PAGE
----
Freudenberger and North created an abstract model of burnout outlining a twelve-stage process. These are more of a suggestion than an actual diagnostic process, the steps do not have to occur in order, or some at all. Others have reported experiencing two or three stages at the same time. It is an individual process unique to victim.
- Compulsion to prove oneself, excessive ambition
- Working harder, taking on more work to realize ambition
- Neglecting personal needs, the self disappears for the company
- Displacement of conflicts, can’t see roots of problems, physical symptoms begin
- Revision of values, changed perceptions, emotions become blunted
- Denial of emerging problems, problems are caused be everything other than them
- Withdrawal, loss of hope or direction, seek release through alcohol and drugs
- Obvious behavioral changes, usually fearful, shy and apathetic, increasing feeling of worthlessness
- Depersonalization, detached from the world and then divorced from themselves
- Inner Emptiness, leisure time becomes dead life time,
- Depression, indifferent, hopeless, apathetic, life loses meaning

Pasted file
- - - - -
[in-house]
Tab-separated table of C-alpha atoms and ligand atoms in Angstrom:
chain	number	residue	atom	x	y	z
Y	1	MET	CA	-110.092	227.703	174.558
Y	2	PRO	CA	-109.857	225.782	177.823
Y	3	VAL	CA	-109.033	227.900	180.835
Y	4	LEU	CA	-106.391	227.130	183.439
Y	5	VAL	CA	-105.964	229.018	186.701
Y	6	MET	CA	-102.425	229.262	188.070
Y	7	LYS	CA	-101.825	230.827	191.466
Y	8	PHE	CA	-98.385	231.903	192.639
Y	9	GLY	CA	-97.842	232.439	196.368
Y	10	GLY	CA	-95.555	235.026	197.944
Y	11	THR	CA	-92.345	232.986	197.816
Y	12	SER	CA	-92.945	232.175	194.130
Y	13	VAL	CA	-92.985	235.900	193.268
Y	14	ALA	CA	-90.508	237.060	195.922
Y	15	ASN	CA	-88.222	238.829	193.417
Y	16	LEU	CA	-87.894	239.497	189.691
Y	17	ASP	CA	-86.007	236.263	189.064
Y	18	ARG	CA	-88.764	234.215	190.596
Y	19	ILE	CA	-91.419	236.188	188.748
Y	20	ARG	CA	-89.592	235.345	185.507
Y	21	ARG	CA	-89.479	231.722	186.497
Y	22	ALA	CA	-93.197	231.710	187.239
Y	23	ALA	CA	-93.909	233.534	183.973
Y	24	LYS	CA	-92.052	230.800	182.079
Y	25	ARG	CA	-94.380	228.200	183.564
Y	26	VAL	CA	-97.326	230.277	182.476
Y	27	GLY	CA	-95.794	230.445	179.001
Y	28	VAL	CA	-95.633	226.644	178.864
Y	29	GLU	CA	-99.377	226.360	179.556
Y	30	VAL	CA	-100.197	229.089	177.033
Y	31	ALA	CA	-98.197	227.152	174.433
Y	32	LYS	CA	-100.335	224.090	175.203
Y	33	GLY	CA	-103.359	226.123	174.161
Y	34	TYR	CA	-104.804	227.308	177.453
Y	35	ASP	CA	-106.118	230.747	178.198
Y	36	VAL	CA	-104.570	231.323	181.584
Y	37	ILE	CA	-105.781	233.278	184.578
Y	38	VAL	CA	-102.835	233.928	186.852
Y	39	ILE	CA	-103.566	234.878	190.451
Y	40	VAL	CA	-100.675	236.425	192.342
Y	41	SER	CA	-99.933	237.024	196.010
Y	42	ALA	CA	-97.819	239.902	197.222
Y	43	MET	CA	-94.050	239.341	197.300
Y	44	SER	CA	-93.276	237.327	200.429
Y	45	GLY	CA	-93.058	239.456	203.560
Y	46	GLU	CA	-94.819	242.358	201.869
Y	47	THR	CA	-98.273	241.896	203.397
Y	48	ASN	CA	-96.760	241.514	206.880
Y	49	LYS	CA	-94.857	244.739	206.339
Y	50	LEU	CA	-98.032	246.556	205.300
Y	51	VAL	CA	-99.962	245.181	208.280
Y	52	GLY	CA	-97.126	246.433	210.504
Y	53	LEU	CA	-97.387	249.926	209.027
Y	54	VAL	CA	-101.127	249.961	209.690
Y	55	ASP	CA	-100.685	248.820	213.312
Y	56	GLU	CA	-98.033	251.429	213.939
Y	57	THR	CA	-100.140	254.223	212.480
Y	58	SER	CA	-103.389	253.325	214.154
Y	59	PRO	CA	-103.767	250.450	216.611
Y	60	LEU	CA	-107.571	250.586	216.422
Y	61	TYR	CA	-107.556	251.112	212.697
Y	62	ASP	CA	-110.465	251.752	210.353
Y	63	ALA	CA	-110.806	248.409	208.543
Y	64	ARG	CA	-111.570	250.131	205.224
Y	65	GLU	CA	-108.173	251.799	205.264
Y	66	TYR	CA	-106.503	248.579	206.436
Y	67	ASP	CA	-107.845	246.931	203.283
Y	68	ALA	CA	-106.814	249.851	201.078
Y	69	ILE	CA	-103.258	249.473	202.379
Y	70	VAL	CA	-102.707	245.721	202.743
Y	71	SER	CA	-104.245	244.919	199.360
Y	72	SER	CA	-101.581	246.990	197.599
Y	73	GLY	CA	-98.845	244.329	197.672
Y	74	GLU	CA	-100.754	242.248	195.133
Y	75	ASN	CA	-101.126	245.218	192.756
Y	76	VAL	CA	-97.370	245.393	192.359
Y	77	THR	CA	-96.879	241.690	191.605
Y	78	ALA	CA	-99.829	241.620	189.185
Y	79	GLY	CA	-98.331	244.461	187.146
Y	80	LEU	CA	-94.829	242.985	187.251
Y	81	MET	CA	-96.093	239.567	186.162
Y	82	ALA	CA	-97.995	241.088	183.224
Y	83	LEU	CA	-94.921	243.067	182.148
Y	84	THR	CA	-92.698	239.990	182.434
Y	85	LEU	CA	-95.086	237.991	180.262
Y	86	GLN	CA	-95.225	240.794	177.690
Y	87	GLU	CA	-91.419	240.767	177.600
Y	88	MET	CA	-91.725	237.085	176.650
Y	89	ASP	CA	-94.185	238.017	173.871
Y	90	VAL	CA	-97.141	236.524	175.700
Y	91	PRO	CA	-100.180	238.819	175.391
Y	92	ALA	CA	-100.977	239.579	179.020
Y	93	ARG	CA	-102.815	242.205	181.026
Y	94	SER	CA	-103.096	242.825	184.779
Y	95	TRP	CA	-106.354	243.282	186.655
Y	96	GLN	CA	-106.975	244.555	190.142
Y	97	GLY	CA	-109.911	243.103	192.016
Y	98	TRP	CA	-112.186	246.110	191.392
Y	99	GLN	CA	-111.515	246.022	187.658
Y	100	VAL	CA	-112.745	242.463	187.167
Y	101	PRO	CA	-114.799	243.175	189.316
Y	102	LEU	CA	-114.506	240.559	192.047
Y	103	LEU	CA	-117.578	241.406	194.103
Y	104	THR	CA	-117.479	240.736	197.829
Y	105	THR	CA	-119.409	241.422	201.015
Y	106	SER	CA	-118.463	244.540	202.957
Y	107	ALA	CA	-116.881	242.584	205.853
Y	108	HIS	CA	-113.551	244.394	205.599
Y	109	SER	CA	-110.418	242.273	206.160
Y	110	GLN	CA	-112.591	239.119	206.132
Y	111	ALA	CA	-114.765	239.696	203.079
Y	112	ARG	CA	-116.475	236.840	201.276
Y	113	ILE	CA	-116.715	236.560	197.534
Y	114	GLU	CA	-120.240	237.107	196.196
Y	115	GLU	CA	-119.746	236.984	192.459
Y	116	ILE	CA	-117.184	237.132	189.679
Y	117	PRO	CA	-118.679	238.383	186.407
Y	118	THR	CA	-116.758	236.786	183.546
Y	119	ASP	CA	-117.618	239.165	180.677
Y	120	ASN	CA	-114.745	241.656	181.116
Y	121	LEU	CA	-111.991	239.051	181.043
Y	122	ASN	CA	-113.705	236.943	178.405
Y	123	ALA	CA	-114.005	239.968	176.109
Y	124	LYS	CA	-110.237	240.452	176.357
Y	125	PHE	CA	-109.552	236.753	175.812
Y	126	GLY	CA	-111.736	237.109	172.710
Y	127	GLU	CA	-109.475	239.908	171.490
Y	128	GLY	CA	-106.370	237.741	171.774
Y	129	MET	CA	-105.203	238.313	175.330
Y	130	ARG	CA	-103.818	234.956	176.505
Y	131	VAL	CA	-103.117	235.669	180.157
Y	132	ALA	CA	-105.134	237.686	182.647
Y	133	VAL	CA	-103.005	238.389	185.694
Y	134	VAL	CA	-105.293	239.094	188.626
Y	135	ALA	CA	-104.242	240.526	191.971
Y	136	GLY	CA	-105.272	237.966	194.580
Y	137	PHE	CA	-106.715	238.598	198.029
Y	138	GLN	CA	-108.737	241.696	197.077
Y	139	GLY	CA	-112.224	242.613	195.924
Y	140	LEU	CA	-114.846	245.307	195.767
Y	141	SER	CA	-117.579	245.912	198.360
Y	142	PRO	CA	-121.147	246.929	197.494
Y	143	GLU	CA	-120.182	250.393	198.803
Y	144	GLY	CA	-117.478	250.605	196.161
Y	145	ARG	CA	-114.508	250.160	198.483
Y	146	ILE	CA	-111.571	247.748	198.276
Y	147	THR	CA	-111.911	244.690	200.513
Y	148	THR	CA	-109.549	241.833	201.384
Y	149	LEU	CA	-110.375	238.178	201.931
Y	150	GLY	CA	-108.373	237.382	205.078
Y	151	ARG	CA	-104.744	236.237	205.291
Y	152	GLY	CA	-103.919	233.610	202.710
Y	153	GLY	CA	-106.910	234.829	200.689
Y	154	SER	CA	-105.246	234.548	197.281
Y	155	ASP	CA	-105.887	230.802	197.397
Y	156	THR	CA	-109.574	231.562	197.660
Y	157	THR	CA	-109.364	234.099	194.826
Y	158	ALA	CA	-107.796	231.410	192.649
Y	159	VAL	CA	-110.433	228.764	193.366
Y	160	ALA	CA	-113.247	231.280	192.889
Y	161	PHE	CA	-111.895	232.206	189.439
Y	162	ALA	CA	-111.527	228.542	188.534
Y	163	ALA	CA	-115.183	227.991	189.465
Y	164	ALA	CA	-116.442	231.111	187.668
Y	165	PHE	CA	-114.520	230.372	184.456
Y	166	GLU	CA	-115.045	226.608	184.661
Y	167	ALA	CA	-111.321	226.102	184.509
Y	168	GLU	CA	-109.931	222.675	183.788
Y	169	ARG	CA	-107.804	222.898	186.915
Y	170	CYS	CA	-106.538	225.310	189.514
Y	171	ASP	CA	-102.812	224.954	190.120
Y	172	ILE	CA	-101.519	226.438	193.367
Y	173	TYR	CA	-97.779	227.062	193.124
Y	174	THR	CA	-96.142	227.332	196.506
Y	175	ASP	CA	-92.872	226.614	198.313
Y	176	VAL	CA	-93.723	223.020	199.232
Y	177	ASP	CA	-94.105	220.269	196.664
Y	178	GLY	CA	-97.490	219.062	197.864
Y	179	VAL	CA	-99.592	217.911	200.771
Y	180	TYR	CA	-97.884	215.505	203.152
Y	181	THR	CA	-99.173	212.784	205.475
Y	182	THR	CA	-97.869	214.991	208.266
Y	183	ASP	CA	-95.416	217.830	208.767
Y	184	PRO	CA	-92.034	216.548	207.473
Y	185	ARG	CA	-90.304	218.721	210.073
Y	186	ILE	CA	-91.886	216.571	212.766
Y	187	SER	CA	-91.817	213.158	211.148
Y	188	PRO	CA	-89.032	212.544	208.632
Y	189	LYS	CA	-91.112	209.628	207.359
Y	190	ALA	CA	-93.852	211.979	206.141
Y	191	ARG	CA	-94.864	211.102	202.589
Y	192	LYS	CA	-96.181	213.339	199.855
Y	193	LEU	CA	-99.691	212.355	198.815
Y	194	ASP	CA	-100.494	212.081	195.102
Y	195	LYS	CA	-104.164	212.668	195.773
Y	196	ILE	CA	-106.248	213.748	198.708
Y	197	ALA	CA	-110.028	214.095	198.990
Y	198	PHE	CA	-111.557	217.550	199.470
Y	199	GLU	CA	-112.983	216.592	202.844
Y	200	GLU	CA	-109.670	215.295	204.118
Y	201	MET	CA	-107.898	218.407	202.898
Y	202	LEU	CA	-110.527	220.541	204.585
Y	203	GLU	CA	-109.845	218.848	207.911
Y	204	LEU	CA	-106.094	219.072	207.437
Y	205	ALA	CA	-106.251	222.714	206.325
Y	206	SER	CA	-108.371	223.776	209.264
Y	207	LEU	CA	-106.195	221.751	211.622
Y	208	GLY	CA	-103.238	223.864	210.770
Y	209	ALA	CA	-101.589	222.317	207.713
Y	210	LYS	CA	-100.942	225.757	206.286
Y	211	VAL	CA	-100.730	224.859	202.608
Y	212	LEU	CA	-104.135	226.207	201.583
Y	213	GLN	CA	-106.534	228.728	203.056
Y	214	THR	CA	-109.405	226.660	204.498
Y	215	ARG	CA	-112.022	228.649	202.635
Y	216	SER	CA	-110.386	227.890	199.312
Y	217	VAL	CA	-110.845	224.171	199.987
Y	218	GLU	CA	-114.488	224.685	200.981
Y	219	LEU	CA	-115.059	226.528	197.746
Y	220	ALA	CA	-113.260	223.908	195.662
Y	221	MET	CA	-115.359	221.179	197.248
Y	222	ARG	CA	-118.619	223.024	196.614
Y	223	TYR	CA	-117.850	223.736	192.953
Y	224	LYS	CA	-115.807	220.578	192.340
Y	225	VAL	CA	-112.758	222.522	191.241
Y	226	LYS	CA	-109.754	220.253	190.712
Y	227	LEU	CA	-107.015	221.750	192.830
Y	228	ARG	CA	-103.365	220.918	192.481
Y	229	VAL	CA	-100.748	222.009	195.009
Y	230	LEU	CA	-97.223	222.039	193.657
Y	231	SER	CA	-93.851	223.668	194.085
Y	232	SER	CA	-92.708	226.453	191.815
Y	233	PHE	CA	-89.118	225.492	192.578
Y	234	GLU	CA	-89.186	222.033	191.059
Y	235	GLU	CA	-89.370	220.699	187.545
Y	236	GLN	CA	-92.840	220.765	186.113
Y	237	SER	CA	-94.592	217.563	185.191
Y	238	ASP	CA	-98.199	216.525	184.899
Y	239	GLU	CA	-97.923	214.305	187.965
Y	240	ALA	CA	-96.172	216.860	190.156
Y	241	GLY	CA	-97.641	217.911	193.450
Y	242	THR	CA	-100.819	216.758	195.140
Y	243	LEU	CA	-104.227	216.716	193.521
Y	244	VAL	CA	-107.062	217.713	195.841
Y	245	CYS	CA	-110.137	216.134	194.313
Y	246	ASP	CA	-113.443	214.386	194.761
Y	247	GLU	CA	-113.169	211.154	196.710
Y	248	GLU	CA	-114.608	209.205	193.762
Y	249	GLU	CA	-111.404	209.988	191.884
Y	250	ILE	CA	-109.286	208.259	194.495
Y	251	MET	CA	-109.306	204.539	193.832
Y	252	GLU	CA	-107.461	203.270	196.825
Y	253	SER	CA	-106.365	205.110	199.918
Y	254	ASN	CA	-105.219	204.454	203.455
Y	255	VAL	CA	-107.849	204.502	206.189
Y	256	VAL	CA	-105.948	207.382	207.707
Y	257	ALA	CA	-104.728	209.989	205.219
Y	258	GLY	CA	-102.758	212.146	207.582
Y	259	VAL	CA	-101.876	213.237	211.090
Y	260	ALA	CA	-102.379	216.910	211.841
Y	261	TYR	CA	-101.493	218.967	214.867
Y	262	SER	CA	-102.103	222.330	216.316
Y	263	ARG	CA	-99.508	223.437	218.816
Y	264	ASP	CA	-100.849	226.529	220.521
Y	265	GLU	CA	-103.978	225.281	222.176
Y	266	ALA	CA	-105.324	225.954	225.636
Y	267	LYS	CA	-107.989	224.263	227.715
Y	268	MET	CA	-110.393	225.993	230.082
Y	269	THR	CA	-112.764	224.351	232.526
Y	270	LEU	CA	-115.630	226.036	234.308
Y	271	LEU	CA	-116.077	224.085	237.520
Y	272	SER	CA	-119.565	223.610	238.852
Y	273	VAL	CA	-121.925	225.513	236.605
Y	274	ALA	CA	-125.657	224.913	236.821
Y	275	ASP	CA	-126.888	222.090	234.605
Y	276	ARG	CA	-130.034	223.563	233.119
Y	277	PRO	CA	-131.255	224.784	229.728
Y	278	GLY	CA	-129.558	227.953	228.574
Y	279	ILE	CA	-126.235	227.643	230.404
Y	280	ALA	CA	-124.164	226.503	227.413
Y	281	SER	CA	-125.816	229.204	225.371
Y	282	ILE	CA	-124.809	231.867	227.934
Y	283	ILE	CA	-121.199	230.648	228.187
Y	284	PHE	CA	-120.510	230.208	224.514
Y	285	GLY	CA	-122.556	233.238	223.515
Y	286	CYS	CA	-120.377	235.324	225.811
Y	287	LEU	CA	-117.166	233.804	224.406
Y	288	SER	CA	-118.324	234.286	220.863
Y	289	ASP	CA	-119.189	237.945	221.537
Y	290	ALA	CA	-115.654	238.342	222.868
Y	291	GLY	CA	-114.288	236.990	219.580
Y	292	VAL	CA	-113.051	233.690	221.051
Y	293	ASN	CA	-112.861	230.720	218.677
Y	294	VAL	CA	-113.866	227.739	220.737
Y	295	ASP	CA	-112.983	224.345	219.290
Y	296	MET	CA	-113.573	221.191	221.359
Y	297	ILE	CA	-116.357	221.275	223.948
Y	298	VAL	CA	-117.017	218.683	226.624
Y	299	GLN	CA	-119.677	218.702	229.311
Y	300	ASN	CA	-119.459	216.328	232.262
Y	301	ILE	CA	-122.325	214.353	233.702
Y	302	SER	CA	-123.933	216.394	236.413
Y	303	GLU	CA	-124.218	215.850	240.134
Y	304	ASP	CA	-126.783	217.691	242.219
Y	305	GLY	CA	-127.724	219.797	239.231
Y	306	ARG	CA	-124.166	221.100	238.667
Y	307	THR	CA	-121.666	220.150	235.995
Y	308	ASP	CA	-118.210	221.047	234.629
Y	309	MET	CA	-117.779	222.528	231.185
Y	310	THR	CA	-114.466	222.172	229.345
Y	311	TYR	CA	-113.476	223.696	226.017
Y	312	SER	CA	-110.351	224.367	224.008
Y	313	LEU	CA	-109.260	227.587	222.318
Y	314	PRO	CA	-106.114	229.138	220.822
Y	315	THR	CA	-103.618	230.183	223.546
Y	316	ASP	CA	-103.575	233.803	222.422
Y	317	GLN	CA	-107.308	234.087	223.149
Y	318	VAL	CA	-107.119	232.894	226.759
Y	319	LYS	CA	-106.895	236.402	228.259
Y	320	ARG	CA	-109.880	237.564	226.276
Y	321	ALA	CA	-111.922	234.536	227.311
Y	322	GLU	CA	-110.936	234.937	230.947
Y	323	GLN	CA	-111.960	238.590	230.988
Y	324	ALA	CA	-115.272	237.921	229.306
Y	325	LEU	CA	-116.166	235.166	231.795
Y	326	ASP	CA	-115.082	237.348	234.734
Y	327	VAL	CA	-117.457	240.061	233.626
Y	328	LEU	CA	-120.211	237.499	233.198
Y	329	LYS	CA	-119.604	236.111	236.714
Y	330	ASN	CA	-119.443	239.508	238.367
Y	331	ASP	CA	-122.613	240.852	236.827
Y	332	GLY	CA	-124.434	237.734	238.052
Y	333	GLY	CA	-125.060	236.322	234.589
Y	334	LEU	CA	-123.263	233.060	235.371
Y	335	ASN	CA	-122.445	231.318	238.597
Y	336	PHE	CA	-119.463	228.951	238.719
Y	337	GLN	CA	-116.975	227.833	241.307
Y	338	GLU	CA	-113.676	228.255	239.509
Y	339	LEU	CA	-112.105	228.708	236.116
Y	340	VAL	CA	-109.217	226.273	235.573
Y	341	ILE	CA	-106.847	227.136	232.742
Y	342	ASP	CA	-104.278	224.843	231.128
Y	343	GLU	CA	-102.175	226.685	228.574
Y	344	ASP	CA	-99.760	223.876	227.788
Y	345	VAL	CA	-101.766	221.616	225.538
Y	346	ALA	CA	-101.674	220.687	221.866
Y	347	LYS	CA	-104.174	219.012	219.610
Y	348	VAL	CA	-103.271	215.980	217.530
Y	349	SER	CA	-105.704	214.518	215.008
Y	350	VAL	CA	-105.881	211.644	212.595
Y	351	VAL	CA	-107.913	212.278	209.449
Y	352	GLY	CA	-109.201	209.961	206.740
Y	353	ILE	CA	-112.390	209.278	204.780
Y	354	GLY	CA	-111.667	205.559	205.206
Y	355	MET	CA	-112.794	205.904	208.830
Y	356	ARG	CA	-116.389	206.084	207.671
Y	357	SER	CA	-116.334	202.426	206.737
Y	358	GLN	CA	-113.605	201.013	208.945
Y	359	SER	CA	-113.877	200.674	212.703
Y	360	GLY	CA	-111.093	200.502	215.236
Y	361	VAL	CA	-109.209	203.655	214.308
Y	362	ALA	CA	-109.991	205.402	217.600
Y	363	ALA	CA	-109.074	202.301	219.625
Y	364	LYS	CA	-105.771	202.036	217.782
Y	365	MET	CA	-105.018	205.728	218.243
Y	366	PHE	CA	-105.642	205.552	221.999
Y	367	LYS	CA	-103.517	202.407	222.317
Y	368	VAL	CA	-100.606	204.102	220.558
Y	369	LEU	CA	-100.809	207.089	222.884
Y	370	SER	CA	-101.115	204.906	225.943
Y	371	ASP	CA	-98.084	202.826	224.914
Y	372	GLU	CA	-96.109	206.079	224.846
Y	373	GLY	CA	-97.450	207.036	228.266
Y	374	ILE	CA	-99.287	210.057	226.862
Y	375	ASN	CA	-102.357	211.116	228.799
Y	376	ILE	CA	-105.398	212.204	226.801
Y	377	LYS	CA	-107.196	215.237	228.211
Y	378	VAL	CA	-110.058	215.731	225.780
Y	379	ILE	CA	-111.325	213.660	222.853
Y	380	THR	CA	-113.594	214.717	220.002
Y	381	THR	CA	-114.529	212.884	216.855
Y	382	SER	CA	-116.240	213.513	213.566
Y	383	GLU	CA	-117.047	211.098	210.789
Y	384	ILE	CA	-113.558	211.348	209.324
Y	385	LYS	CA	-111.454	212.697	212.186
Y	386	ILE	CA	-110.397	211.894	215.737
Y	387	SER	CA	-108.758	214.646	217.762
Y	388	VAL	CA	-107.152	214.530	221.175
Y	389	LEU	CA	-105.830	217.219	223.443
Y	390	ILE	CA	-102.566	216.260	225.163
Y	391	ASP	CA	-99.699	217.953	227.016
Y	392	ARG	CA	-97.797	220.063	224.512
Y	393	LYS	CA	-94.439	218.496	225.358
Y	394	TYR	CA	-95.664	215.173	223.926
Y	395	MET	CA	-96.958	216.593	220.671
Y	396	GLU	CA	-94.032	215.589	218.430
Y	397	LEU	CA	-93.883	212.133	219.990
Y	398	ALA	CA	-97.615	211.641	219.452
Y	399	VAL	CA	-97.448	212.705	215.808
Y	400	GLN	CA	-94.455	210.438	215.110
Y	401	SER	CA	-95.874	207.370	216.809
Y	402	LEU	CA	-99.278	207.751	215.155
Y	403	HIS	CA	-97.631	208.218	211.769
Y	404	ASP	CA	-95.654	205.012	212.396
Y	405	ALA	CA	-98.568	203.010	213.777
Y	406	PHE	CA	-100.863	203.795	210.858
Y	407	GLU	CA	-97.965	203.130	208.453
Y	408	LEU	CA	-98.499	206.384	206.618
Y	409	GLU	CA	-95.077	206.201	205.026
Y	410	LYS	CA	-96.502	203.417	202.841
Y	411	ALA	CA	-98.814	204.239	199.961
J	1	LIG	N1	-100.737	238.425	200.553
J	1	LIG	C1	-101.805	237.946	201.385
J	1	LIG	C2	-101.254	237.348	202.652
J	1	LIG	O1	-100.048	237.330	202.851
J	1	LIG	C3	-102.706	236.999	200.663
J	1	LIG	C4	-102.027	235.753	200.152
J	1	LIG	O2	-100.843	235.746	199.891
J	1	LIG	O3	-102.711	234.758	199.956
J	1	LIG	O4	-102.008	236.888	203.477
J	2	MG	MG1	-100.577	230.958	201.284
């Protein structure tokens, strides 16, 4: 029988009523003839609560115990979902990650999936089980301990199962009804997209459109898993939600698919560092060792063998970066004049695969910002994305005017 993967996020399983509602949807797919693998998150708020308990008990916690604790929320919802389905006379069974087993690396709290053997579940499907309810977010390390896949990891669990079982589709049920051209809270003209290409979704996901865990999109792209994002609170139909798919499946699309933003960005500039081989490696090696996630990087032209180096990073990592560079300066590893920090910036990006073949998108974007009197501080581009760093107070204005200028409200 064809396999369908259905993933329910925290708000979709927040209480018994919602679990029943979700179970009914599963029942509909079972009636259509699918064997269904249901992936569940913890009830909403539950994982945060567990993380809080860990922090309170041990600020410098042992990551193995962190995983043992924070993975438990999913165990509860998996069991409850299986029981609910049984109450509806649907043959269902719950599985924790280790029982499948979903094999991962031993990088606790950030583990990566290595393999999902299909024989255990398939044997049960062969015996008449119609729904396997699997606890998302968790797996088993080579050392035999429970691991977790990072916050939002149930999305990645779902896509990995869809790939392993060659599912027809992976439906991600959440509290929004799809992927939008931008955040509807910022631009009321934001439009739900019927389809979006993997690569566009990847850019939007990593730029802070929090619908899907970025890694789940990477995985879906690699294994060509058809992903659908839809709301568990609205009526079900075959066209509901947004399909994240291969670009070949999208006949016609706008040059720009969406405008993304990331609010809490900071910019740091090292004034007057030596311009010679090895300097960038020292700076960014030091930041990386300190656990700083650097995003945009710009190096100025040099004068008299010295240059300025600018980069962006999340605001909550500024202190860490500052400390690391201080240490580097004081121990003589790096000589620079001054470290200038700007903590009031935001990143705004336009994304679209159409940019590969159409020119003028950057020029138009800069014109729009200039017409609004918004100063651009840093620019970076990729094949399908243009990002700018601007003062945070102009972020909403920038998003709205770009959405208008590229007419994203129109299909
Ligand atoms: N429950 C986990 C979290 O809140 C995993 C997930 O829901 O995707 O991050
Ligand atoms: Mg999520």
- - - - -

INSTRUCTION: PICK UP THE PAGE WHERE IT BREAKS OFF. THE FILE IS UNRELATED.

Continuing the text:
- Burnout syndrome, suicidal thoughts become the release mechanism
These phases have become the standard for gauging how far into the burnout process someone is. It has been handout, preached, and reproached since its inception. Due partially to the readers’ ability to identify with the stages and fear of stress’ effects on them.
Is your organization riddled with burnout? Contact Jumpstart:HR and find out ways to help put out the fire of stress and burnout.
Burnout Week is brought to you by Richard Ludvigsen (@HRmagician), Jumpstart:HR HR Generalist and HR Project Manager:
- Monday: Stress v. Burnout
- Tuesday: The Top 10 Symptoms of Burnout – Identifying Burnout
- Wednesday: Causes for Burnout in the Workplace
- Thursday: Symptoms of Burnout
- Friday: How to Recover from Burnout